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16 pages, 979 KiB  
Review
The Association of Serotonin Toxicity with Combination Linezolid–Serotonergic Agent Therapy: A Systematic Review and Meta-Analysis
Pharmacy 2023, 11(6), 182; https://doi.org/10.3390/pharmacy11060182 - 20 Nov 2023
Viewed by 1390
Abstract
Linezolid (LZD) has a longstanding reported association with the onset of serotonin toxicity (ST), secondary to drug–drug interactions with serotoninergic agents. There have been no conclusive data supporting the incidence or contributing risk factors to date. The study evaluated the incidence of ST [...] Read more.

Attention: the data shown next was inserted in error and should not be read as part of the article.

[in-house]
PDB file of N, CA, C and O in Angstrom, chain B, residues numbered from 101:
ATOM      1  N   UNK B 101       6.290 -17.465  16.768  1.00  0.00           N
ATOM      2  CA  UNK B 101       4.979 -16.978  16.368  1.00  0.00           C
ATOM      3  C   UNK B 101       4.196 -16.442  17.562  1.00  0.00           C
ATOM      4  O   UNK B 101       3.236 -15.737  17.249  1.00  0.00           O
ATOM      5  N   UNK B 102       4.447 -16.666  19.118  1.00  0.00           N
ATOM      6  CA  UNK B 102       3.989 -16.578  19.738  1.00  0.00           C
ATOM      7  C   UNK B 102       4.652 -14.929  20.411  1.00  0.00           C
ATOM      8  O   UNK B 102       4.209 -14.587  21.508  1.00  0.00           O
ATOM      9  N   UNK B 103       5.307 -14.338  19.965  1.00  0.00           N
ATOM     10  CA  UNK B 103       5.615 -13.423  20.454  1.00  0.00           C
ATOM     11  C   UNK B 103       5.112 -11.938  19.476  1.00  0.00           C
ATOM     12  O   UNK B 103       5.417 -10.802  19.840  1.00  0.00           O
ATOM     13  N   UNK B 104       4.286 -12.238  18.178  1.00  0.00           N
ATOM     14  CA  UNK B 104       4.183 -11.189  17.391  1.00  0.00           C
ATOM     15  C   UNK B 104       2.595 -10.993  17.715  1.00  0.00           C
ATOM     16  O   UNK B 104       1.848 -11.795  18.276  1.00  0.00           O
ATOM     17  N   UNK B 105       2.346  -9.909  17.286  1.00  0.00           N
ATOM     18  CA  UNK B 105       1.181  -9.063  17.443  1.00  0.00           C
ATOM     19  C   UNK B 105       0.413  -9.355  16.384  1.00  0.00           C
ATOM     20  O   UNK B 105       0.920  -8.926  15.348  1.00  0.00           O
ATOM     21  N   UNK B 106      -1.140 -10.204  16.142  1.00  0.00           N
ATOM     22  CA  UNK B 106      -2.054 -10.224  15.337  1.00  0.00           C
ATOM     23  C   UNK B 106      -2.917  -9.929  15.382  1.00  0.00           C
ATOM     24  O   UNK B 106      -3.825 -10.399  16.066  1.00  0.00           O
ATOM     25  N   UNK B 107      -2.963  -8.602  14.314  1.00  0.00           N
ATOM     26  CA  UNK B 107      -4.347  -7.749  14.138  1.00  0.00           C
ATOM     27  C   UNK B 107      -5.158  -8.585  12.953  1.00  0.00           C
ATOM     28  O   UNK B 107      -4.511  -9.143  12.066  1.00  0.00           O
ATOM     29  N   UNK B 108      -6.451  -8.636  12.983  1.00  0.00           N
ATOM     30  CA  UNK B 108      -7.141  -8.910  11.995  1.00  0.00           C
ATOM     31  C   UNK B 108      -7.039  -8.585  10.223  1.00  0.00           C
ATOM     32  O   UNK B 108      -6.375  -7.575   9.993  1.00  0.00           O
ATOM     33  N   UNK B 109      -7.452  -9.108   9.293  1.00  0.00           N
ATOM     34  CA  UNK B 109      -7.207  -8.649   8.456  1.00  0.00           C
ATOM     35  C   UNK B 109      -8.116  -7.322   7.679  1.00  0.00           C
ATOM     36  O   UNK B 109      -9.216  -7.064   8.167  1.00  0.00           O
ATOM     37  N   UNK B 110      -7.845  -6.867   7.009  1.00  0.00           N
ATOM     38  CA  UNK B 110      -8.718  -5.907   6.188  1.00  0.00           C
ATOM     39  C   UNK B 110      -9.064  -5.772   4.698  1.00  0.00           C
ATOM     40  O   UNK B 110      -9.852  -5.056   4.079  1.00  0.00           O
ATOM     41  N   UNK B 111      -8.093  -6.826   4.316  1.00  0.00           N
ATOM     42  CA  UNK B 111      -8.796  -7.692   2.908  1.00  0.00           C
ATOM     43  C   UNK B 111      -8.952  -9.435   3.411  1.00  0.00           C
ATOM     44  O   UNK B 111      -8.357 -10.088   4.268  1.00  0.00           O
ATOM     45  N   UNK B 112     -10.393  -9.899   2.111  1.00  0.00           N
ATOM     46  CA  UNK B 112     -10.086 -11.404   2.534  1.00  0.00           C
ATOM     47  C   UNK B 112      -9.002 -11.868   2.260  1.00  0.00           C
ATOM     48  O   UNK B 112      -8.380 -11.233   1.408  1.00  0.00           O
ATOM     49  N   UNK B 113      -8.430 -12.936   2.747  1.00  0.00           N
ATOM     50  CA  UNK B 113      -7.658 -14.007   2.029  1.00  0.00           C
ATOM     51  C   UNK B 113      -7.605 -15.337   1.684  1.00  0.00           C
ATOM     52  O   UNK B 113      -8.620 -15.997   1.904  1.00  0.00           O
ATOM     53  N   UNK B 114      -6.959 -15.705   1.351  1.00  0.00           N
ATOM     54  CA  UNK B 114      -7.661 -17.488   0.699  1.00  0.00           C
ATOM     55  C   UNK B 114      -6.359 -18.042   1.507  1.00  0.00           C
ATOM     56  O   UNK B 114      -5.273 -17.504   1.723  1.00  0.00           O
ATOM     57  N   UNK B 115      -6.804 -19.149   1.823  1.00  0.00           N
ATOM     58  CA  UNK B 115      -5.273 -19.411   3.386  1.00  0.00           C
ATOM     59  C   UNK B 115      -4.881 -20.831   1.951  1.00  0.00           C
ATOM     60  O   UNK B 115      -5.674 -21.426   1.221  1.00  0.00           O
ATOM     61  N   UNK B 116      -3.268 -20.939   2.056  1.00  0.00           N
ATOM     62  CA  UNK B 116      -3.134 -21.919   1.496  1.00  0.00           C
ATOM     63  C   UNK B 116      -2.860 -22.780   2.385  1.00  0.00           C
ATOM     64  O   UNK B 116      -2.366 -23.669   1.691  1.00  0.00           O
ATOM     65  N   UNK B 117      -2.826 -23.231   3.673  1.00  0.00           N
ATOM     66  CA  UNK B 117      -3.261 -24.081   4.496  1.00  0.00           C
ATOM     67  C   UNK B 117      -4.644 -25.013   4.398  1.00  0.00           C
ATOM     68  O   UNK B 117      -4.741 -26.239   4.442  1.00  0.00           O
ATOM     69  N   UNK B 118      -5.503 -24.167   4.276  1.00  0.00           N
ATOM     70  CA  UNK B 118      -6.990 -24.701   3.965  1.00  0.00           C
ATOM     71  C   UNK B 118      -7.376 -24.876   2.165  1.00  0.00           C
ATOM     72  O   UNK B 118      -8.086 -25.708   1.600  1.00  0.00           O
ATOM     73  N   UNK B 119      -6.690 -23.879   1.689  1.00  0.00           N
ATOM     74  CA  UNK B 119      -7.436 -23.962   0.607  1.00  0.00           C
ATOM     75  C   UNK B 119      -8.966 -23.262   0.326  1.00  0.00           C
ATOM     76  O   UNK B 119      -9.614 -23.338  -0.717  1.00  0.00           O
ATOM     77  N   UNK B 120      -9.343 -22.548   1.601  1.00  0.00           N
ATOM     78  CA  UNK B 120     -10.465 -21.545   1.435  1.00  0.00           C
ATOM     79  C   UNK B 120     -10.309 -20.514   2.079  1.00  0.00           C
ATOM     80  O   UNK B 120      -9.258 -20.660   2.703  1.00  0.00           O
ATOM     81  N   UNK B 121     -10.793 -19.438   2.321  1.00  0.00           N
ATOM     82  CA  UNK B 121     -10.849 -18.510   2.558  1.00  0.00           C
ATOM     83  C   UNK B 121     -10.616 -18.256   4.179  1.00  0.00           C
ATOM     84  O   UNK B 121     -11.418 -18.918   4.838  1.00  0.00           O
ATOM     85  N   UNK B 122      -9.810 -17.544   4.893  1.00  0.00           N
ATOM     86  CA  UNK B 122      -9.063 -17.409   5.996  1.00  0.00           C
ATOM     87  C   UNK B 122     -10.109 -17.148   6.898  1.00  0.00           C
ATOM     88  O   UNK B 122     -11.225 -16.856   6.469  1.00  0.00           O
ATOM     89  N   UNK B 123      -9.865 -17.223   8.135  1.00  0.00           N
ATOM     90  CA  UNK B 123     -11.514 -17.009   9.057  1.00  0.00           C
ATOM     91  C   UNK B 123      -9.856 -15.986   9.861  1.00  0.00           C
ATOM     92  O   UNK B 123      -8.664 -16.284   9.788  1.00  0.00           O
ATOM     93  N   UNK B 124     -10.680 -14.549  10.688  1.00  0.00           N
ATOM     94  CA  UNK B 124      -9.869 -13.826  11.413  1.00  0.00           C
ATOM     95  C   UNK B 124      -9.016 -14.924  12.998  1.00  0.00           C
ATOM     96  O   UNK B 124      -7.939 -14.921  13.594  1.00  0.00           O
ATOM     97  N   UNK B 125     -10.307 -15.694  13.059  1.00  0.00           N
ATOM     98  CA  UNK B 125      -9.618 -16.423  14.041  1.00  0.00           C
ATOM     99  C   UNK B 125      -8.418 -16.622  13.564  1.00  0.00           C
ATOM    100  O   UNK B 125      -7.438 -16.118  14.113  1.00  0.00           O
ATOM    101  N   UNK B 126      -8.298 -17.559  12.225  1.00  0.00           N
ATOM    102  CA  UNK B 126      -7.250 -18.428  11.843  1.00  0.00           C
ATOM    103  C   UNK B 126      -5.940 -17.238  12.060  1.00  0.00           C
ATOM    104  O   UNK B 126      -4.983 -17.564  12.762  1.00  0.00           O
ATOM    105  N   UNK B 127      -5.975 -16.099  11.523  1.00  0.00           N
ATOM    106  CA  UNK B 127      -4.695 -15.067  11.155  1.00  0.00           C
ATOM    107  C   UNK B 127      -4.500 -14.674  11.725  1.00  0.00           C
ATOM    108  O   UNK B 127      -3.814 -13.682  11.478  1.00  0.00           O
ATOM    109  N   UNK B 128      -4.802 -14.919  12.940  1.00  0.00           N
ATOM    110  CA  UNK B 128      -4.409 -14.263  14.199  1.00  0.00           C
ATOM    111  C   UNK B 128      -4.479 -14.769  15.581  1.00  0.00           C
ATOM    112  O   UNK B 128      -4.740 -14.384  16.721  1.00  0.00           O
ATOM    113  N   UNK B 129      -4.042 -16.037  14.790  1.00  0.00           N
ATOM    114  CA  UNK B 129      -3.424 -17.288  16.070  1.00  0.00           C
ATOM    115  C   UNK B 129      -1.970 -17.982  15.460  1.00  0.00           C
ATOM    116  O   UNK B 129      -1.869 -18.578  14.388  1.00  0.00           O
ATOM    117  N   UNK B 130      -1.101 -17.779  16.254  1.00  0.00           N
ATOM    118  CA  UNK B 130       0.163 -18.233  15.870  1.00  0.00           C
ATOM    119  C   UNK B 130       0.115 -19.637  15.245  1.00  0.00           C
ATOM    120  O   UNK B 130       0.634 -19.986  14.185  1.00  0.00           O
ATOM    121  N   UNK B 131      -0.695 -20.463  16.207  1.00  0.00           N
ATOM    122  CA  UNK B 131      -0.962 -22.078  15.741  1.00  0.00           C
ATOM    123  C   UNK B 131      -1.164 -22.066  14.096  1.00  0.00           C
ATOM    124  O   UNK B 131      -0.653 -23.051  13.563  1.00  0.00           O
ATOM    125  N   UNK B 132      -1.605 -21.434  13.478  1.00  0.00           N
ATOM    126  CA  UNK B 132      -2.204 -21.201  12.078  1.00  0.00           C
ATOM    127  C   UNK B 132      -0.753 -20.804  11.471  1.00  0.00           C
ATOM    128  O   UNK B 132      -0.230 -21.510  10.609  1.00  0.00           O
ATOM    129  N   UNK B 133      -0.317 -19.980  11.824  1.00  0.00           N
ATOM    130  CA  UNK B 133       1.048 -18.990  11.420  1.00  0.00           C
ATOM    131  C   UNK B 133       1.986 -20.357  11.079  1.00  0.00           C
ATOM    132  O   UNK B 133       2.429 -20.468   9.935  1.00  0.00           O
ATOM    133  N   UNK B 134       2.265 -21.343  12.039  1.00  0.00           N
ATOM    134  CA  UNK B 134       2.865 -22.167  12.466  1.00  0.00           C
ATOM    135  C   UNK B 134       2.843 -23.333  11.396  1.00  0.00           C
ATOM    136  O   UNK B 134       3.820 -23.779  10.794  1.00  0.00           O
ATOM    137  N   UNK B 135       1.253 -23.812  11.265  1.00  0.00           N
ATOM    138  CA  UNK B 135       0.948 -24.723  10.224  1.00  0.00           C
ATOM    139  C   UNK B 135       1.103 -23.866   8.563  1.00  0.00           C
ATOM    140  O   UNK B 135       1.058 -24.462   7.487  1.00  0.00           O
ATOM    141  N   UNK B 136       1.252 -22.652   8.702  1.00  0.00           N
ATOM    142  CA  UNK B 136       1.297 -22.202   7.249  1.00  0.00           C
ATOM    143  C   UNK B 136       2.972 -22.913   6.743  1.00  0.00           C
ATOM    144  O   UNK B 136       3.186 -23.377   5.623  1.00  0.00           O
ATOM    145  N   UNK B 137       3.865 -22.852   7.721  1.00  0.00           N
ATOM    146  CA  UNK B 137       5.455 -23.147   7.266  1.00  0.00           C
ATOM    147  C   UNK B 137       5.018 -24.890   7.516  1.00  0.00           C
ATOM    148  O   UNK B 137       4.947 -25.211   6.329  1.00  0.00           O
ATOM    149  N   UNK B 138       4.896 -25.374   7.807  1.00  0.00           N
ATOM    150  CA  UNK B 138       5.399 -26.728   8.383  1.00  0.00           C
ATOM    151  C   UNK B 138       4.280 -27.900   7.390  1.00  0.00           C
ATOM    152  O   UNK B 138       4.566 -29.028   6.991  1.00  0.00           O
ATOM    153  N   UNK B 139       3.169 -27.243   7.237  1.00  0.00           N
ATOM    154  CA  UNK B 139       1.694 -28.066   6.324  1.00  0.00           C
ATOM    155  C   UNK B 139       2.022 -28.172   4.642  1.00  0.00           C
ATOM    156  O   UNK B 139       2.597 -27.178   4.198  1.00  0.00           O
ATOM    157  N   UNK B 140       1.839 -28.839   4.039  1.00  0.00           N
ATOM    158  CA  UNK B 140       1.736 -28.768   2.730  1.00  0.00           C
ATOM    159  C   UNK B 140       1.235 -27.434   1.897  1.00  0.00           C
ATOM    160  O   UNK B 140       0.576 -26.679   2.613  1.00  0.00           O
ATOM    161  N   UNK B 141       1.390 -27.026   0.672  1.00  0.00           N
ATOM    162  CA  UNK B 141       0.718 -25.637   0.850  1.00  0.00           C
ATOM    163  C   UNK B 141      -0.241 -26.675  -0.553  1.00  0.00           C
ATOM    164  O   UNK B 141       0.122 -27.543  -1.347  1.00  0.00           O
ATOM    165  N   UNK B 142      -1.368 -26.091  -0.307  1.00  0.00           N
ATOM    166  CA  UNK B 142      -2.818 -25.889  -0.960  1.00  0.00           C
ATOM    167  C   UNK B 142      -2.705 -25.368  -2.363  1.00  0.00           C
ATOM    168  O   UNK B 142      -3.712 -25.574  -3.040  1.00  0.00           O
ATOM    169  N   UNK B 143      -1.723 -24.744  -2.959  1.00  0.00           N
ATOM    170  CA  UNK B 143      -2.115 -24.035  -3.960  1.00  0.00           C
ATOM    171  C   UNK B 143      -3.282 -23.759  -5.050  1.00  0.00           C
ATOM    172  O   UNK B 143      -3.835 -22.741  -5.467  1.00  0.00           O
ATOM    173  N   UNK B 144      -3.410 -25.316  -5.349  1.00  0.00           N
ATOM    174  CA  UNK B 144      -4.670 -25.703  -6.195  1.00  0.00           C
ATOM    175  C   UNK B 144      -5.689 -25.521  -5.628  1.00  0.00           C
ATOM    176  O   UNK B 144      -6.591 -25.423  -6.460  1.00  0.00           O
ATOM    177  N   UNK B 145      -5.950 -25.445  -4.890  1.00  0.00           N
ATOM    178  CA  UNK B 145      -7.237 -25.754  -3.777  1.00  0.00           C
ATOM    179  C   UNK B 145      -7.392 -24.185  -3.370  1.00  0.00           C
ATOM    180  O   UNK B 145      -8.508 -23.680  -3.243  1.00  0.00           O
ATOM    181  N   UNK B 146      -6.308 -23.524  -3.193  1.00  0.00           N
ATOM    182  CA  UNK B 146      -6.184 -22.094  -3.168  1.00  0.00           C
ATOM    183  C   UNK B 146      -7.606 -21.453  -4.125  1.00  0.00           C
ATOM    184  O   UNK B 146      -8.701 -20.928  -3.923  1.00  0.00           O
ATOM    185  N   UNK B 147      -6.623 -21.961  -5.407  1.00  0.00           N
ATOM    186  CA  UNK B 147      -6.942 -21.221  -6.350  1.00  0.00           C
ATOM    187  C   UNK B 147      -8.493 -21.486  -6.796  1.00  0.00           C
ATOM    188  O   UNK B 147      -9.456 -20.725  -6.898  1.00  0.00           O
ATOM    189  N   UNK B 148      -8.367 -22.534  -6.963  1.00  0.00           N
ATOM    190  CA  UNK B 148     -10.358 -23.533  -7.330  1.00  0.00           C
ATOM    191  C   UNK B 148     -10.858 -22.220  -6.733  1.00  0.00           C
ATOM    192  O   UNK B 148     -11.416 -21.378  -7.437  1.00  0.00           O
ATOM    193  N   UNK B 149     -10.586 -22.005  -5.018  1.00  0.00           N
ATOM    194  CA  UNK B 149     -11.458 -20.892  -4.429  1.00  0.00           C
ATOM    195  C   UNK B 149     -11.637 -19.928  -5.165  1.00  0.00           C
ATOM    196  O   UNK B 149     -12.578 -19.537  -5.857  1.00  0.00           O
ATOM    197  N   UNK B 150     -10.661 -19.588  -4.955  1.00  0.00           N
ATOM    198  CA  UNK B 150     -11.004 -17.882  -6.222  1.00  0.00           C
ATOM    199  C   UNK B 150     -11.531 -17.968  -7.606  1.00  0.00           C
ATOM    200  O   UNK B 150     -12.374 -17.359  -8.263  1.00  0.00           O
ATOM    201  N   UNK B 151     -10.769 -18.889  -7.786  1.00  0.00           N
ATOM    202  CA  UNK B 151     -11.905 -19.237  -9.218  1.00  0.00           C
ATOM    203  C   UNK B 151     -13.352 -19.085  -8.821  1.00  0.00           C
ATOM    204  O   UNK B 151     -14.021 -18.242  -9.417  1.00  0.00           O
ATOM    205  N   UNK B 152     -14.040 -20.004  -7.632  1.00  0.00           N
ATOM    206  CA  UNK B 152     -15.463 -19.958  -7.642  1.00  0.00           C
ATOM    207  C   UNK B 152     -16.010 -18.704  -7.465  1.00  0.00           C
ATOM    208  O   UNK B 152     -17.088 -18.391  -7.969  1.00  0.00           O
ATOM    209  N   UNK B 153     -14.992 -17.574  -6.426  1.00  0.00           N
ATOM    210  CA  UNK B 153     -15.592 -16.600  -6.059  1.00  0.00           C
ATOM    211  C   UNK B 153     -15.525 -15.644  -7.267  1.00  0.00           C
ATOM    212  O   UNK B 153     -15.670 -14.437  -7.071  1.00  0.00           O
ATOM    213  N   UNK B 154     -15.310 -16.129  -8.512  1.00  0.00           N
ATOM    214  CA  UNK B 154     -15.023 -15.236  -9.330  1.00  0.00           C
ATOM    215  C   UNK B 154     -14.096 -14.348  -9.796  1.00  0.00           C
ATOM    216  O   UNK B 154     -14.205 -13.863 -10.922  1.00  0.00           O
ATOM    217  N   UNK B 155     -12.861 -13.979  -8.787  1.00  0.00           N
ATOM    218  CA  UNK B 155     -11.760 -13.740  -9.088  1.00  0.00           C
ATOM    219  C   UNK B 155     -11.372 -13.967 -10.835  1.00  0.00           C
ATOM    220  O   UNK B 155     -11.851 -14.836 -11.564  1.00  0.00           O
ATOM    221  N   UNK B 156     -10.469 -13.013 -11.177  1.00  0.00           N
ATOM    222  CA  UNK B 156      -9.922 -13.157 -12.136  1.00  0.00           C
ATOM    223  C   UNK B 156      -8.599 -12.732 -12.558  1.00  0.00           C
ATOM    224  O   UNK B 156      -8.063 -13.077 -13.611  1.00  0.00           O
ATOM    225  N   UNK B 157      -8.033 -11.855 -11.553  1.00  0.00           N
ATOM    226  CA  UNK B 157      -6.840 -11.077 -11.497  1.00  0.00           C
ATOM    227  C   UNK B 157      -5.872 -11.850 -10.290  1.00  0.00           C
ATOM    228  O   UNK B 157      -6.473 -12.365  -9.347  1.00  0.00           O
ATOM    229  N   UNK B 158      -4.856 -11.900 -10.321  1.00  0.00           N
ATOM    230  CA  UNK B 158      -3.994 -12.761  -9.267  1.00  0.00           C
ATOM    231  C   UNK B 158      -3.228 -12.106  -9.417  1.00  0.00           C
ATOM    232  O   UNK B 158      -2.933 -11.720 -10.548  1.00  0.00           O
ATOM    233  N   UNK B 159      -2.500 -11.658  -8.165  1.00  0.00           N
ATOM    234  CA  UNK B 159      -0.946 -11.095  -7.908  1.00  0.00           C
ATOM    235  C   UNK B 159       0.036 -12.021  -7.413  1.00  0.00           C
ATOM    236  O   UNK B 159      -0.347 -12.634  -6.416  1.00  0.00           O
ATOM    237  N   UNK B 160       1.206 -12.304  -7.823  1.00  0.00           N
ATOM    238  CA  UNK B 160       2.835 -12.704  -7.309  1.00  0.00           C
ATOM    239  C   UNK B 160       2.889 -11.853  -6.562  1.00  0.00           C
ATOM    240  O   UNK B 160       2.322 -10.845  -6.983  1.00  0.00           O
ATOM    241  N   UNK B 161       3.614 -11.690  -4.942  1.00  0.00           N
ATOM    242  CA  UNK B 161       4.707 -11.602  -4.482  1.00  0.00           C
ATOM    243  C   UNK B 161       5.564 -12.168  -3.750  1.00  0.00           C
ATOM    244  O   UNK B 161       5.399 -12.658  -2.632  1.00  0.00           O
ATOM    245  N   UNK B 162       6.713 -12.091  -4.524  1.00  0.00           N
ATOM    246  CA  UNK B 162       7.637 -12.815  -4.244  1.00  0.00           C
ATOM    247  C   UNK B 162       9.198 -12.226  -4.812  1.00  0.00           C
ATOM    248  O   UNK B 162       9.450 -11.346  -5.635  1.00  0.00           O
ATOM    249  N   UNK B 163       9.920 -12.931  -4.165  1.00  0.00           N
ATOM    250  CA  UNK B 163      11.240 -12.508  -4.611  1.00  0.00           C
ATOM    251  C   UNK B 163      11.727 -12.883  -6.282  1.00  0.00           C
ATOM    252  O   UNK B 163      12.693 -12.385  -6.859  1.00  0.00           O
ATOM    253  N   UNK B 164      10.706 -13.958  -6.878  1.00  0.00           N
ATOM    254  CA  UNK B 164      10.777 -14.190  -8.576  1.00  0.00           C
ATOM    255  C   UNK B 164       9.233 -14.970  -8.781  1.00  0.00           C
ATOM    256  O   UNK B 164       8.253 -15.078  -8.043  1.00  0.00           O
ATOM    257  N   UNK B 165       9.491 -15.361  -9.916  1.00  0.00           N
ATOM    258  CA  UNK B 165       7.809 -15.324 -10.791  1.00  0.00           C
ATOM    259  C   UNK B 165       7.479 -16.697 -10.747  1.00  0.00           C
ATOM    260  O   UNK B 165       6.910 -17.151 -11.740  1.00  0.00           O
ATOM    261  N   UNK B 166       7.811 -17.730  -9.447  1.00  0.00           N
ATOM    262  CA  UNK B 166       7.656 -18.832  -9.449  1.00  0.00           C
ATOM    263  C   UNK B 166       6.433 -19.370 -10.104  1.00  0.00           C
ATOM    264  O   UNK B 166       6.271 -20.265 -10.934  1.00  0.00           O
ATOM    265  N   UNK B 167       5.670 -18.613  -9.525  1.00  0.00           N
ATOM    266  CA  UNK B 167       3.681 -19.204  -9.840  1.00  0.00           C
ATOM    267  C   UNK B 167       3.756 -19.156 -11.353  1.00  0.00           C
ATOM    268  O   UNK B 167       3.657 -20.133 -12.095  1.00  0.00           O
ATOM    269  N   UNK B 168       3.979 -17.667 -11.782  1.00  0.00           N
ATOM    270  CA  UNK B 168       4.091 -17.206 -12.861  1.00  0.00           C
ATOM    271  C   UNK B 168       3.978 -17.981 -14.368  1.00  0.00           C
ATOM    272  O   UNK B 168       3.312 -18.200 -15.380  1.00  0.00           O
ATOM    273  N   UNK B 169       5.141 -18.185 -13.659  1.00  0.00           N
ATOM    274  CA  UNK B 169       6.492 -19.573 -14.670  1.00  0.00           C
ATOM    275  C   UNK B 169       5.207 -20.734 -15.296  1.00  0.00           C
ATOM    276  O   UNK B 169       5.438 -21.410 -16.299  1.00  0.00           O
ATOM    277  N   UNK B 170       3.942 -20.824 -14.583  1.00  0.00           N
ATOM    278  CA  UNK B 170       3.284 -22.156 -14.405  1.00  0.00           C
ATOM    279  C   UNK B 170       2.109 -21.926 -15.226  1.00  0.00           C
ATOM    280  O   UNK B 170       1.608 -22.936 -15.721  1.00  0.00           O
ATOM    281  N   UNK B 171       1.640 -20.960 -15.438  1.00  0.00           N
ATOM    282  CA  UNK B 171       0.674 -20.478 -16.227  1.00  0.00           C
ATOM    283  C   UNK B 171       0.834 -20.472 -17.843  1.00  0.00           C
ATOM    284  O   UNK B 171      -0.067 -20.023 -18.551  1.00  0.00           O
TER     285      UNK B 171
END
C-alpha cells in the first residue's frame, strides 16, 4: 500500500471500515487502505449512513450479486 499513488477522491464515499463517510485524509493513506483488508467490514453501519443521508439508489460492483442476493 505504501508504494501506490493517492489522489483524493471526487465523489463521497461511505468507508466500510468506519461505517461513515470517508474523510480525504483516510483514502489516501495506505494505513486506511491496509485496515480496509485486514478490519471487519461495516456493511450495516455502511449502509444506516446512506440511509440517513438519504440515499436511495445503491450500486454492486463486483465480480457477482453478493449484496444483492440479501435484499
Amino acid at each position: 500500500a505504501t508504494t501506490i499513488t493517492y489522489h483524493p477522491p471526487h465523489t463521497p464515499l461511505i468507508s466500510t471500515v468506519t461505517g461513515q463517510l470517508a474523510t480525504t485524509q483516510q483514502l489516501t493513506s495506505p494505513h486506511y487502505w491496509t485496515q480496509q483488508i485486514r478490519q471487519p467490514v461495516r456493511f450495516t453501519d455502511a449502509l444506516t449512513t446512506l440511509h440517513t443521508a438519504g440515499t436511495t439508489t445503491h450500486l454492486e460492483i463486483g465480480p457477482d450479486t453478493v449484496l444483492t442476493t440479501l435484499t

Linezolid (LZD) has a longstanding reported association with the onset of serotonin toxicity (ST), secondary to drug–drug interactions with serotoninergic agents. There have been no conclusive data supporting the incidence or contributing risk factors to date. The study evaluated the incidence of ST in patients treated with LZD and serotonergic agents concomitantly versus LZD alone. The secondary objectives included a comparison of ST incidence in patients treated with one serotonergic agent + LZD versus two or more serotonergic agents + LZD. The studies used for this meta-analysis were retrieved from PubMed, Scopus, and Google Scholar. All studies including a comparison between LZD alone and LZD + a serotonergic agent published between 1 January 2000 and 1 October 2023 and meeting the quality standards were considered for inclusion. Fourteen studies were identified, with five meeting all inclusion and exclusion criteria with no significant heterogeneity. For the analysis of LZD monotherapy vs. SA combination therapy, four studies with 6025 patients total were analyzed and yielded an odds ratio of 1.78 (CI [1.04, 3.02]; I2 = 49%; GRADE certainty: low). Four studies and 2501 patients were included in the analysis of one versus more than one SA with an odds ratio of 5.18 (CI [1.05, 25.49]; I2 = 44.87; GRADE certainty: moderate). The Newcastle–Ottawa score, visual inspection of the funnel plot, and Egger’s statistic were used to evaluate quality and heterogeneity. The Peto method was used to calculate the summary odds ratios. All analyses were performed using Comprehensive Meta-Analysis version 3.0 and R, while GRADE was used to evaluate the quality of the final recommendation. The number of concomitant serotonergic agents may play a role in the development of serotonin toxicity in patients prescribed linezolid. In patients requiring linezolid therapy and serotonergic agents, risk versus benefit analysis should pay attention to the number of interacting drugs. Full article